The Clerk will be DIRECTED to send a copy of this memorandum and order to the Sheriff of Knox County to ensure that the custodian of Plaintiff's inmate trust account complies with that portion of the Prison Litigation Reform Act (“PLRA”) relating to payment of the filing fee. The Clerk will also be DIRECTED to forward a copy of this memorandum and order to the Court's financial deputy.

         II. SCREENING STANDARD

         Under the PLRA, district courts must screen prisoner complaints and sua sponte dismiss any claims that are frivolous or malicious, fail to state a claim for relief, or are against a defendant who is immune. See, e.g., 28 U.S.C. §§ 1915(e)(2)(B), 1915(A); Benson v. O'Brian, 179 F.3d 1014 (6th Cir. 1999). The dismissal standard articulated by the Supreme Court in Ashcroft v. Iqbal, 556 U.S. 662 (2009), and in Bell Atl. Corp. v. Twombly, 550 U.S. 554 (2007), “governs dismissals for failure state a claim under [28 U.S.C. §§ 1915(e)(2)(B) and 1915A] because the relevant statutory language tracks the language in Rule 12(b)(6).” Hill v. Lappin, 630 F.3d 468, 470-71 (6th Cir. 2010). Thus, to survive an initial review under the PLRA, a complaint “must contain sufficient factual matter, accepted as true, to ‘state a claim to relief that is plausible on its face.'” Iqbal, 556 U.S. at 678 (quoting Twombly, 550 U.S. at 570).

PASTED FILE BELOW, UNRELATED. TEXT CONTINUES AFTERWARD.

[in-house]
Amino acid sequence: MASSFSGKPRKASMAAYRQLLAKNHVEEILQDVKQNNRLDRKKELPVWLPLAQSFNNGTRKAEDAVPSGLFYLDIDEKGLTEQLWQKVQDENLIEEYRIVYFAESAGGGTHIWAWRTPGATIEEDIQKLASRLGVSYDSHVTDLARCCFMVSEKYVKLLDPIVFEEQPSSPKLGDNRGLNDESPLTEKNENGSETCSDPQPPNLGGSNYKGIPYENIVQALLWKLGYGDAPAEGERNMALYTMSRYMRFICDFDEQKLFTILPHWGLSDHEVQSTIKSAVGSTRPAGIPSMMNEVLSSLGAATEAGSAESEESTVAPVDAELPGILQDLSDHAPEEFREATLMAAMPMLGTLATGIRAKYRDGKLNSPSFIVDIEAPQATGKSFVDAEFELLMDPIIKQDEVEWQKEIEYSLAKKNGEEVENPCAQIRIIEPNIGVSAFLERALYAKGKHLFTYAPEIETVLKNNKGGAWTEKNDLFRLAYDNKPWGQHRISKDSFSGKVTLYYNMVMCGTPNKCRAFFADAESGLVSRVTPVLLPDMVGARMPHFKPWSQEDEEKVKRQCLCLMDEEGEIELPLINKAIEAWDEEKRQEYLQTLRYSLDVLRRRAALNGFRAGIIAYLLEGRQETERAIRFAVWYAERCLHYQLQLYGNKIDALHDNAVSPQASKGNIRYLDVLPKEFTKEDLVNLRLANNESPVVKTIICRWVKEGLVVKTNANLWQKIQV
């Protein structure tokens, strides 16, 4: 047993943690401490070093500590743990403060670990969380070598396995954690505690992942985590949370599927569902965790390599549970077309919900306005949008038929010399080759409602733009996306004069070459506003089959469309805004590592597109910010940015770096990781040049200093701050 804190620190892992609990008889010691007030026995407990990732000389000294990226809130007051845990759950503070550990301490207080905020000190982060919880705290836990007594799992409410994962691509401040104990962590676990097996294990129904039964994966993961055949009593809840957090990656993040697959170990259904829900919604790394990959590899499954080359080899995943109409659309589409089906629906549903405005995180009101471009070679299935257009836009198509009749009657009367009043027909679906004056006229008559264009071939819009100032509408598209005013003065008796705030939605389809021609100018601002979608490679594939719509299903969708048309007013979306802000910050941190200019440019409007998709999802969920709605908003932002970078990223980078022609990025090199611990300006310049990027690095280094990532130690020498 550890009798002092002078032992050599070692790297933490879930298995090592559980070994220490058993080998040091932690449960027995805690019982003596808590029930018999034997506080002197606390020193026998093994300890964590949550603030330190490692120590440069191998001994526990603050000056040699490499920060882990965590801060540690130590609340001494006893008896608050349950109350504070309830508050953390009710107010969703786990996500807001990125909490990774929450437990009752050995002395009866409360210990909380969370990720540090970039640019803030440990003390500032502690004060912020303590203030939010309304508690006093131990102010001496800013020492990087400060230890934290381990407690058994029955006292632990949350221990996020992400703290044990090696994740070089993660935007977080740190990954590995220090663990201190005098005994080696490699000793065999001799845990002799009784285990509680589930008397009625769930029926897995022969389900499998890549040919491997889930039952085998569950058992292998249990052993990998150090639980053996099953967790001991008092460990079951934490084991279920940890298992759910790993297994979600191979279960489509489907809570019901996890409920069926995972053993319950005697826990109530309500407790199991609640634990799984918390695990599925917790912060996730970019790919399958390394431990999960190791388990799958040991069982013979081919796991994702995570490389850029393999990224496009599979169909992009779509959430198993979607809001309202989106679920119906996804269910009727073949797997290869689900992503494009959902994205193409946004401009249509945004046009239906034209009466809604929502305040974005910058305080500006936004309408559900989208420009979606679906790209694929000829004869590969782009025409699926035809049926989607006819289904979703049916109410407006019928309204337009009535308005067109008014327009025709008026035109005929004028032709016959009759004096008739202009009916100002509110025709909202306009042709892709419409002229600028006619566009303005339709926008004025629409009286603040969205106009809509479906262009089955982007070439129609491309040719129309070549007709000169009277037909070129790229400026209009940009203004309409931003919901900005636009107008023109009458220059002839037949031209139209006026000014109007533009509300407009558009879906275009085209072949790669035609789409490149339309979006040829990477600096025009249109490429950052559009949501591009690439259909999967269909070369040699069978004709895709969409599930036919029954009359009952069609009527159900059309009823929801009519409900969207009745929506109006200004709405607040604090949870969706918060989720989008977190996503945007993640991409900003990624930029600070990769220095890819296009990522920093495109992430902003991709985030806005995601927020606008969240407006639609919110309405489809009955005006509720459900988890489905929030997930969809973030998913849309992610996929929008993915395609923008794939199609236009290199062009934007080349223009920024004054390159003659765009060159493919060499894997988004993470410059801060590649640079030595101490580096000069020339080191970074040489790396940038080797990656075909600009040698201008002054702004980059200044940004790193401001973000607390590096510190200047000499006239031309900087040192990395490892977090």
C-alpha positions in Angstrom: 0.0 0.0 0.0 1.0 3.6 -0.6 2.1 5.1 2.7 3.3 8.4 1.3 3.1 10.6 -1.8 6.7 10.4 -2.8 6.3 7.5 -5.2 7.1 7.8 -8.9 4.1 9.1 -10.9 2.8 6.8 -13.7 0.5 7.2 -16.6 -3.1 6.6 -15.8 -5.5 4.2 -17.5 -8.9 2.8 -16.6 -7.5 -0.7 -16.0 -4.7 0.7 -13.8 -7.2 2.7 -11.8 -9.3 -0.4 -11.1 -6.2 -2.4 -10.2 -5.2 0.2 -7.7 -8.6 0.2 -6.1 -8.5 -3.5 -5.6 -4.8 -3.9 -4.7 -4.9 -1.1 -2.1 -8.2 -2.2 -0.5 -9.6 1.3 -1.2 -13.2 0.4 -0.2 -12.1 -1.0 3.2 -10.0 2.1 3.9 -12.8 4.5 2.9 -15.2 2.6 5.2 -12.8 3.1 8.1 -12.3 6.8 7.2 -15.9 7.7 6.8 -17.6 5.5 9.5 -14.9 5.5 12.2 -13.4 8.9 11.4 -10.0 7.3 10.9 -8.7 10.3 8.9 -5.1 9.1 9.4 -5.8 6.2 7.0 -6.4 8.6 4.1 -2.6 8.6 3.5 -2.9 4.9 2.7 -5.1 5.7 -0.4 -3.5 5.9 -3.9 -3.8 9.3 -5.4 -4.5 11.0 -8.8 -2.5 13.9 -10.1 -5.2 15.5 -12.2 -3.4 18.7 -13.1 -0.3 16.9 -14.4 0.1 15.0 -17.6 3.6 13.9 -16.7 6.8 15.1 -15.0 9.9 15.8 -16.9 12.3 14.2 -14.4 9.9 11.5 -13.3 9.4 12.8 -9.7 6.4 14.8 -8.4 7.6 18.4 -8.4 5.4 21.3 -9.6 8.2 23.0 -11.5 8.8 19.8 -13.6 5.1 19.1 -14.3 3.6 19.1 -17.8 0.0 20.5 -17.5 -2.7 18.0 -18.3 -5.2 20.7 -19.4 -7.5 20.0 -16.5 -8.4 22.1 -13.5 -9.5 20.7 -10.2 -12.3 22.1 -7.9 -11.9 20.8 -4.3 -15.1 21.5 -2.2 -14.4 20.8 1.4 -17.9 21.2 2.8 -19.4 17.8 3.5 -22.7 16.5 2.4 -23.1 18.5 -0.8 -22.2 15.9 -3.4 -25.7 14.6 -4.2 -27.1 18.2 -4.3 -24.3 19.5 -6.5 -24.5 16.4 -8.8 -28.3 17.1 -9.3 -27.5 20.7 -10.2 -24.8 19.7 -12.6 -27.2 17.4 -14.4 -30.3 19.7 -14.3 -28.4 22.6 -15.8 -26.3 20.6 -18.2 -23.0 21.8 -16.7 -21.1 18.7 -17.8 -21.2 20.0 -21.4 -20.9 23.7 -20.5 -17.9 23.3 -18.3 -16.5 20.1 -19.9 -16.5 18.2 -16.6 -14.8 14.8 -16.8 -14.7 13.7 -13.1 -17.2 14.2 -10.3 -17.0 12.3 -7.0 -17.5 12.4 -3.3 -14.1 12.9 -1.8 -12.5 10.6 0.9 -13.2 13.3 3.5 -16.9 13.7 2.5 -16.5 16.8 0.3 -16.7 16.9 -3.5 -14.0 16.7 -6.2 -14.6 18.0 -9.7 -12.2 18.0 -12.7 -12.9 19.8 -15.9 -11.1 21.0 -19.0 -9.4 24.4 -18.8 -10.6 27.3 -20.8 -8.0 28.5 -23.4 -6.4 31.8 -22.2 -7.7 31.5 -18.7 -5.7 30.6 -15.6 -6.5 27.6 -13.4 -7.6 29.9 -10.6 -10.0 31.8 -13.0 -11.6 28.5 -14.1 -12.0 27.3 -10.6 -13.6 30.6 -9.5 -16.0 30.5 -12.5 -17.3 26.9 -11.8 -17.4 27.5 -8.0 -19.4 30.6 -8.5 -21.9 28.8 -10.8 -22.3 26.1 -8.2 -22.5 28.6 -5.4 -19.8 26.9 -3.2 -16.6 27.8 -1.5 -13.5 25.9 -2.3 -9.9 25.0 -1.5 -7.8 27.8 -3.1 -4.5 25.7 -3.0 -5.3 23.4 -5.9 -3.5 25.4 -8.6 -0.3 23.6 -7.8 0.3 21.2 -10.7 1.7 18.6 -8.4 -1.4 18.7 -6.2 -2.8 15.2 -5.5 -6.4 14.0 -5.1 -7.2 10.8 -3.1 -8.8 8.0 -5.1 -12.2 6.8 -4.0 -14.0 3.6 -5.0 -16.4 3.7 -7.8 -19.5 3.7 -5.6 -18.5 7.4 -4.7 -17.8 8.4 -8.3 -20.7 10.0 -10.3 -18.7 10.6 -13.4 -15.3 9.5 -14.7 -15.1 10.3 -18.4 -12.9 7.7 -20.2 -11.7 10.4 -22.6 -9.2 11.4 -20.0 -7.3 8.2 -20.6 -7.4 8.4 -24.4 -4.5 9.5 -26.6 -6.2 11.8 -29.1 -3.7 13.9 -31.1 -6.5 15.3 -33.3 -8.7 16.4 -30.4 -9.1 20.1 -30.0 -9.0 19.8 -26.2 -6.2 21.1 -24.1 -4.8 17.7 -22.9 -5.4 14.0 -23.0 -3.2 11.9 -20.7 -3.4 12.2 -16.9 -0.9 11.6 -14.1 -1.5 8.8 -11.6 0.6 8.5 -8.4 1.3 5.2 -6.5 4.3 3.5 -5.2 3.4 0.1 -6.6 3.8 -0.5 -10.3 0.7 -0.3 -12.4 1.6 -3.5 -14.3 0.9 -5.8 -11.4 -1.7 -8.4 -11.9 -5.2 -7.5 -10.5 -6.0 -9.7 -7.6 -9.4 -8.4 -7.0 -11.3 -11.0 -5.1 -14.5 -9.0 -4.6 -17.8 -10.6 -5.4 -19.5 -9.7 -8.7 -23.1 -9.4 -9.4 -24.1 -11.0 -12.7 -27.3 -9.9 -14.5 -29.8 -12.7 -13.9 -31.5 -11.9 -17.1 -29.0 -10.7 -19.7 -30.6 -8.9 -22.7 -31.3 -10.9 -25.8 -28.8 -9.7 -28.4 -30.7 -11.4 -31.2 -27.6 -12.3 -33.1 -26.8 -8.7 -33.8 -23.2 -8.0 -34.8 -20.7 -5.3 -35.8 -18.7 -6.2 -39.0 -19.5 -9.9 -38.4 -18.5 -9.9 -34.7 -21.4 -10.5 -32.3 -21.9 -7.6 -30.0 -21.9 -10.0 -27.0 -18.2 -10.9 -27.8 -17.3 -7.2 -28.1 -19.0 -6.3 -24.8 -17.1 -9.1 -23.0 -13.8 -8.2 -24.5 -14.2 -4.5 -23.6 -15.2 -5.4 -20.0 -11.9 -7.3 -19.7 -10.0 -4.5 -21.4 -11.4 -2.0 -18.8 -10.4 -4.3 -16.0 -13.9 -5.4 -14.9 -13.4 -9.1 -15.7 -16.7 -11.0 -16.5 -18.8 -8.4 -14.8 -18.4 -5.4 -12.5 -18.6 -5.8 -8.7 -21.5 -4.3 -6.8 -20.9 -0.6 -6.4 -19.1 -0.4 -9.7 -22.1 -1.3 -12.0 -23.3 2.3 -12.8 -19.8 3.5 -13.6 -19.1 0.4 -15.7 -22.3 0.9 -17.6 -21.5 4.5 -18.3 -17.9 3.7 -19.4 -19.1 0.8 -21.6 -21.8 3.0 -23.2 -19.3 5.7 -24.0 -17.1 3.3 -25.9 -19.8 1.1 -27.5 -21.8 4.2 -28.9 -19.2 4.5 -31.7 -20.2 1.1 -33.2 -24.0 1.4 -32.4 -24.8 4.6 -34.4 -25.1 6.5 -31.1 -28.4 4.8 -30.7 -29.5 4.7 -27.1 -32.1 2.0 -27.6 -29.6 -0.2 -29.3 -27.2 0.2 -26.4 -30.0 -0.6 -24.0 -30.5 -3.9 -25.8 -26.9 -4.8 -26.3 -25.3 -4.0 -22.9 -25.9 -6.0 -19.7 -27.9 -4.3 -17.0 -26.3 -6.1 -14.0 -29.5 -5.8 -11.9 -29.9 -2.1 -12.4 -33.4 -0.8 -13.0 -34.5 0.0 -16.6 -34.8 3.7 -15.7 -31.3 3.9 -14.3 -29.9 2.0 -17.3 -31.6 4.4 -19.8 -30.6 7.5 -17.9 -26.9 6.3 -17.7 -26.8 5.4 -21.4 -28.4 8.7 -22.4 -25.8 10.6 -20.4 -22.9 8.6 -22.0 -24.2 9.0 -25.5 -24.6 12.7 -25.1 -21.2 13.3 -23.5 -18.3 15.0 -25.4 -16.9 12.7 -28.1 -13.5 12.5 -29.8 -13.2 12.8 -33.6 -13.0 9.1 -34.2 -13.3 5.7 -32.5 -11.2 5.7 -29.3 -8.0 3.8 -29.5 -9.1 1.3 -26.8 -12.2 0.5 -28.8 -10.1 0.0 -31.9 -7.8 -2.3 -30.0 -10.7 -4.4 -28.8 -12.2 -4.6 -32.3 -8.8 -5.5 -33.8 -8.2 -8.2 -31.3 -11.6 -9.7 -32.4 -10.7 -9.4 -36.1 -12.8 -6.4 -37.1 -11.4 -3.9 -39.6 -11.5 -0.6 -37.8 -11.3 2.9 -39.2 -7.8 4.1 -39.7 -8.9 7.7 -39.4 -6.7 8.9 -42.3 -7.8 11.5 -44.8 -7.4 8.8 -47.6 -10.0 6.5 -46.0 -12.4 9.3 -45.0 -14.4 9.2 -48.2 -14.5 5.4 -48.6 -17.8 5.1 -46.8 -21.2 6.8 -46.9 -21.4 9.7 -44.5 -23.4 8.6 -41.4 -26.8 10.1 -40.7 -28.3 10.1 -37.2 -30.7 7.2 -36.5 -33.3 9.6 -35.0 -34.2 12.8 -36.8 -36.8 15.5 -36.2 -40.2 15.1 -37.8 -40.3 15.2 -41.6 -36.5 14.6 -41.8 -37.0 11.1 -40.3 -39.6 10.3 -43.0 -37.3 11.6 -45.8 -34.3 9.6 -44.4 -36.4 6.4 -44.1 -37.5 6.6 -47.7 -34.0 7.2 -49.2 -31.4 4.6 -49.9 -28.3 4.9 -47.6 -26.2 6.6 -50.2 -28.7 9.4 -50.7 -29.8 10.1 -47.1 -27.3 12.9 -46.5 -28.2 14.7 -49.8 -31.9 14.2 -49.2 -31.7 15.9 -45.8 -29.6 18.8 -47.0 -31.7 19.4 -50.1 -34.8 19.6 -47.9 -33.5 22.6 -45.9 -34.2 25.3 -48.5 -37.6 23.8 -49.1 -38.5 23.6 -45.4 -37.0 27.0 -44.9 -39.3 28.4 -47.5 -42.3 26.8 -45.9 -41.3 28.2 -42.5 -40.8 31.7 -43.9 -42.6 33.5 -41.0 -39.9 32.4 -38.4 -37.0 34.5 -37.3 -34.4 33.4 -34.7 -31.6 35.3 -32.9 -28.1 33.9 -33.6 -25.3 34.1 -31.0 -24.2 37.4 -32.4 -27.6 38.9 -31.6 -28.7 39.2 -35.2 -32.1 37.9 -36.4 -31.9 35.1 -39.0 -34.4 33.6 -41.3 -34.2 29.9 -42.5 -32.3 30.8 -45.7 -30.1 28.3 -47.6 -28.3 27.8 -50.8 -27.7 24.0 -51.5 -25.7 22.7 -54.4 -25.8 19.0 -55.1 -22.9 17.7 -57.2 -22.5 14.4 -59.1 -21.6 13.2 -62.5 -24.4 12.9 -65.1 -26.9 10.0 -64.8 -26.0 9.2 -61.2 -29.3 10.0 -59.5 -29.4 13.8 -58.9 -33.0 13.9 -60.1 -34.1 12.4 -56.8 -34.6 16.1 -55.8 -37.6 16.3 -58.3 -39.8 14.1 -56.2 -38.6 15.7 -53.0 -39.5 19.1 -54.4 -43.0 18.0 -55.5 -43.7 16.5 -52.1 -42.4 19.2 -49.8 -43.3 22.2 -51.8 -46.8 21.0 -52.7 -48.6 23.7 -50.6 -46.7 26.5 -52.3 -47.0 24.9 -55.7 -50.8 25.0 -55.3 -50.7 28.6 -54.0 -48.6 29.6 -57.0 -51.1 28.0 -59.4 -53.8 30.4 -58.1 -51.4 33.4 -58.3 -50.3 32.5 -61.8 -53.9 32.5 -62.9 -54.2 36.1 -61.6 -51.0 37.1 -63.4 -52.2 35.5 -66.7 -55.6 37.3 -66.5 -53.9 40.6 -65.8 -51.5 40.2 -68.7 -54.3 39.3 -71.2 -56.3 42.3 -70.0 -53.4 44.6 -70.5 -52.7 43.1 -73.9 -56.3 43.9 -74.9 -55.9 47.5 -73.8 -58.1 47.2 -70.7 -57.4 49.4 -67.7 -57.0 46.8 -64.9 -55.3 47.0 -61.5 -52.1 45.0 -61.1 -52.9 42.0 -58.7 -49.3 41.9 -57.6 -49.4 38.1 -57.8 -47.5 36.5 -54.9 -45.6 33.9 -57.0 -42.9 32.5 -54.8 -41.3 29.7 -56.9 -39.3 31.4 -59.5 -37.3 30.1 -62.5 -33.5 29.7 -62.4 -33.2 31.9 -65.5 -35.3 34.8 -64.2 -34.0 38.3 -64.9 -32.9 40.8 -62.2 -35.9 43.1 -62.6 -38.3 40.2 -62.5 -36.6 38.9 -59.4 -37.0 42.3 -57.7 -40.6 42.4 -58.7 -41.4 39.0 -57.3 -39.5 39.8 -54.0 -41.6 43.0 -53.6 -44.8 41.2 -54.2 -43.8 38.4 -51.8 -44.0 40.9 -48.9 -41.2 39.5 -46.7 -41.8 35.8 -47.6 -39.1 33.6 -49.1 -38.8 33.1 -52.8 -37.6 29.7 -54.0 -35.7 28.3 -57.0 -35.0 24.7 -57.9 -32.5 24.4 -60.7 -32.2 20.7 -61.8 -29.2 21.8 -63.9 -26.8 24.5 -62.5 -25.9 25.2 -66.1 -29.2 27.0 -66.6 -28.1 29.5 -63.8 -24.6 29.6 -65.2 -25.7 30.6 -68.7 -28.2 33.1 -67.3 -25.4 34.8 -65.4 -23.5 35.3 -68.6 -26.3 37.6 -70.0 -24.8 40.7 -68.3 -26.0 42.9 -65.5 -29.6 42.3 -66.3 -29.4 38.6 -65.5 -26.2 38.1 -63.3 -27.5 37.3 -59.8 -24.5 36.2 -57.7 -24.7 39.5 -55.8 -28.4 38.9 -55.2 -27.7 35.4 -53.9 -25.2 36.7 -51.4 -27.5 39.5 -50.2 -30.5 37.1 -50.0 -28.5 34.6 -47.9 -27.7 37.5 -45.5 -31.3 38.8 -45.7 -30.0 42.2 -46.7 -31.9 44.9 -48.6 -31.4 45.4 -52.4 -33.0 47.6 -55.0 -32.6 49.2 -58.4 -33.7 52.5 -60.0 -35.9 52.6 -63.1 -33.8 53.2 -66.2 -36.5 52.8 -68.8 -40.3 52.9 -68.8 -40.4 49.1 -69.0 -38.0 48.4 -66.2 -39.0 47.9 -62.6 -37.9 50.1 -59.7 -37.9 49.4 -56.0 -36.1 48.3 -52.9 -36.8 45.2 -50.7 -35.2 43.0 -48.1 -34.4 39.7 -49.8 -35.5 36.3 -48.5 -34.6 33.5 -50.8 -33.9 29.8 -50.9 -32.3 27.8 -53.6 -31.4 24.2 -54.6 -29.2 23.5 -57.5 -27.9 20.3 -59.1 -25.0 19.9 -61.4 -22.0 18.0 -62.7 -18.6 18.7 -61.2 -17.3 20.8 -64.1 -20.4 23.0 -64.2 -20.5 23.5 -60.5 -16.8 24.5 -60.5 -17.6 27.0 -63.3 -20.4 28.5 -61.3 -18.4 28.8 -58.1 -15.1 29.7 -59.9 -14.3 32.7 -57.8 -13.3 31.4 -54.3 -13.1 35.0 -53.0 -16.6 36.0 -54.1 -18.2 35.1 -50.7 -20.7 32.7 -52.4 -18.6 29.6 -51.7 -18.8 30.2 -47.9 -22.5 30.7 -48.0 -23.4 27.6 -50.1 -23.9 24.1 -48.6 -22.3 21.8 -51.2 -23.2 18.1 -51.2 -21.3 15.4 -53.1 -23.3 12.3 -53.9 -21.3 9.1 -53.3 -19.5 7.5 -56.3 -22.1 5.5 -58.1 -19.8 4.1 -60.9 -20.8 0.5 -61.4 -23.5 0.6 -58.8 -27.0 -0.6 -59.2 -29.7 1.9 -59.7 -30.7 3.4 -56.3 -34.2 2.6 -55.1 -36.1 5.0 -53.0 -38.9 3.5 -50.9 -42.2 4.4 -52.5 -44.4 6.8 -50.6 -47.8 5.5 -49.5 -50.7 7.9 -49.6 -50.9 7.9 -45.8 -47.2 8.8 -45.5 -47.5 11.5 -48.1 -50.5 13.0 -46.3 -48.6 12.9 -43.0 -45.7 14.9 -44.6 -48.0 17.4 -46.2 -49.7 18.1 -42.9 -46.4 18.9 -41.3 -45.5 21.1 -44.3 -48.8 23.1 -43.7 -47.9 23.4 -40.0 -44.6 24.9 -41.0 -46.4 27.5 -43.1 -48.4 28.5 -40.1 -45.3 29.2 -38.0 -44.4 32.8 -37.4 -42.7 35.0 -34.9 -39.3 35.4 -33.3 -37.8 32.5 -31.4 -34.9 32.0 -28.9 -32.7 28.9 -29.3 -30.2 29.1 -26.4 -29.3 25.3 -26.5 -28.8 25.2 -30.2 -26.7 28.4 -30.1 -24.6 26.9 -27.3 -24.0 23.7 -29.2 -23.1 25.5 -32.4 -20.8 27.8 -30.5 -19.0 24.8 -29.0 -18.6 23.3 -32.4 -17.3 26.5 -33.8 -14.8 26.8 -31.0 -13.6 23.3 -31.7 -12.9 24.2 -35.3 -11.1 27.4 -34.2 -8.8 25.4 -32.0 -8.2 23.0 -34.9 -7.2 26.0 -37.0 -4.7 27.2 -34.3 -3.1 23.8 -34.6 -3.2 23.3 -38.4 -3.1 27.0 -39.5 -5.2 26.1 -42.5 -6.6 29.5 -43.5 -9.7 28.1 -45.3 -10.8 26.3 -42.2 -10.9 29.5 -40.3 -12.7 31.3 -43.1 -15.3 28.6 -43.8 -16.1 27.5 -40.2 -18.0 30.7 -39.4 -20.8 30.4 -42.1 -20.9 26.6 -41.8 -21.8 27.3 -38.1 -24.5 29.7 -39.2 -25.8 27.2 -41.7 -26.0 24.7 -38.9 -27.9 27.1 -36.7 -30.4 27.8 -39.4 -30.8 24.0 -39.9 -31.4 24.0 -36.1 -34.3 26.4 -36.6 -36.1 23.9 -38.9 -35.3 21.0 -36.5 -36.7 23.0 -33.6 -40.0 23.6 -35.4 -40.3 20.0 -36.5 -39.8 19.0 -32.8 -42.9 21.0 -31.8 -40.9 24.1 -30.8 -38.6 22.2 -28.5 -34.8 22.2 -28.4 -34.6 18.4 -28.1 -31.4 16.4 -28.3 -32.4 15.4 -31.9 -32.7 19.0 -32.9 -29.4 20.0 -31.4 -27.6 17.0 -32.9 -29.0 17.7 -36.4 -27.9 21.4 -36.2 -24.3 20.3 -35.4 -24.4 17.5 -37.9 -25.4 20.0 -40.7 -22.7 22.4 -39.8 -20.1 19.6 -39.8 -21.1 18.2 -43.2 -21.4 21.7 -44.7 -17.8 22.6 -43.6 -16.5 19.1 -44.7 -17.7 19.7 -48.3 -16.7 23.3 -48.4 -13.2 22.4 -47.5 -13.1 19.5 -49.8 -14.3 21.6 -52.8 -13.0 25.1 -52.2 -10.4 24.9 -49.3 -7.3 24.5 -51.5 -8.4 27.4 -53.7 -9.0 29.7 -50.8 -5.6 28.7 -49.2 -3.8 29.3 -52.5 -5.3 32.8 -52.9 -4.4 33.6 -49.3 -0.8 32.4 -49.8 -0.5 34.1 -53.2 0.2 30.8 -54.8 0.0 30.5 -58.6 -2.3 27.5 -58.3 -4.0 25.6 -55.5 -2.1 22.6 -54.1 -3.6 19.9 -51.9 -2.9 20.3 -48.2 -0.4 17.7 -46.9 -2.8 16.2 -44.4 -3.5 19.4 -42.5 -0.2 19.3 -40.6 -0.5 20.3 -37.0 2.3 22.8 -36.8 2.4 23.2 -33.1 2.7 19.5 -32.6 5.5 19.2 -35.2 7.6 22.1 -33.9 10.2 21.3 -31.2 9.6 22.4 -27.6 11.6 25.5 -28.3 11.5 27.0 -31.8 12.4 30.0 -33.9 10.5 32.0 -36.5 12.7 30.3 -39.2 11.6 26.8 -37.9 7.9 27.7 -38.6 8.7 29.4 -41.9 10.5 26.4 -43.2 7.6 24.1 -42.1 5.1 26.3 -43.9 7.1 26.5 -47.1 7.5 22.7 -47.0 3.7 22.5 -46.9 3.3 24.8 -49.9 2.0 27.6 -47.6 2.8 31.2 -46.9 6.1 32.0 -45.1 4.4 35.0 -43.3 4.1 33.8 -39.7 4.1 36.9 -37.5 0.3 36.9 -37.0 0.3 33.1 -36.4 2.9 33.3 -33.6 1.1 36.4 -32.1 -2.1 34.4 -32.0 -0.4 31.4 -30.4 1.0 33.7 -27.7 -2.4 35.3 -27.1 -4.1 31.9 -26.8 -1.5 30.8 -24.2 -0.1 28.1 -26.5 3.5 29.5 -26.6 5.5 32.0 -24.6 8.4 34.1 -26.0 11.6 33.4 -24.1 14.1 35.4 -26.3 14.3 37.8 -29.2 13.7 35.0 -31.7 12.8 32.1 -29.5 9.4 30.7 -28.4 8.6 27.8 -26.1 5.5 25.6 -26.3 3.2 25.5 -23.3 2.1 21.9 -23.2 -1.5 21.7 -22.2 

Courts liberally construe pro se pleadings filed in civil rights cases and hold them to a less stringent standard than formal pleadings drafted by lawyers. Haines v. Kerner, 404 U.S. 519, 520 (1972). Allegations that give rise to a mere possibility that a plaintiff might later establish undisclosed facts supporting recovery are not well-pled and do not state a plausible claim, however. Twombly, 550 U.S. at 555, 570. Further, formulaic and conclusory recitations of the elements of a claim which are not supported by specific facts are insufficient to state a plausible claim for relief. Ashcroft v. Iqbal, 556 U.S. 662, 681 (2009).

         III. ALLEGATIONS OF THE COMPLAINT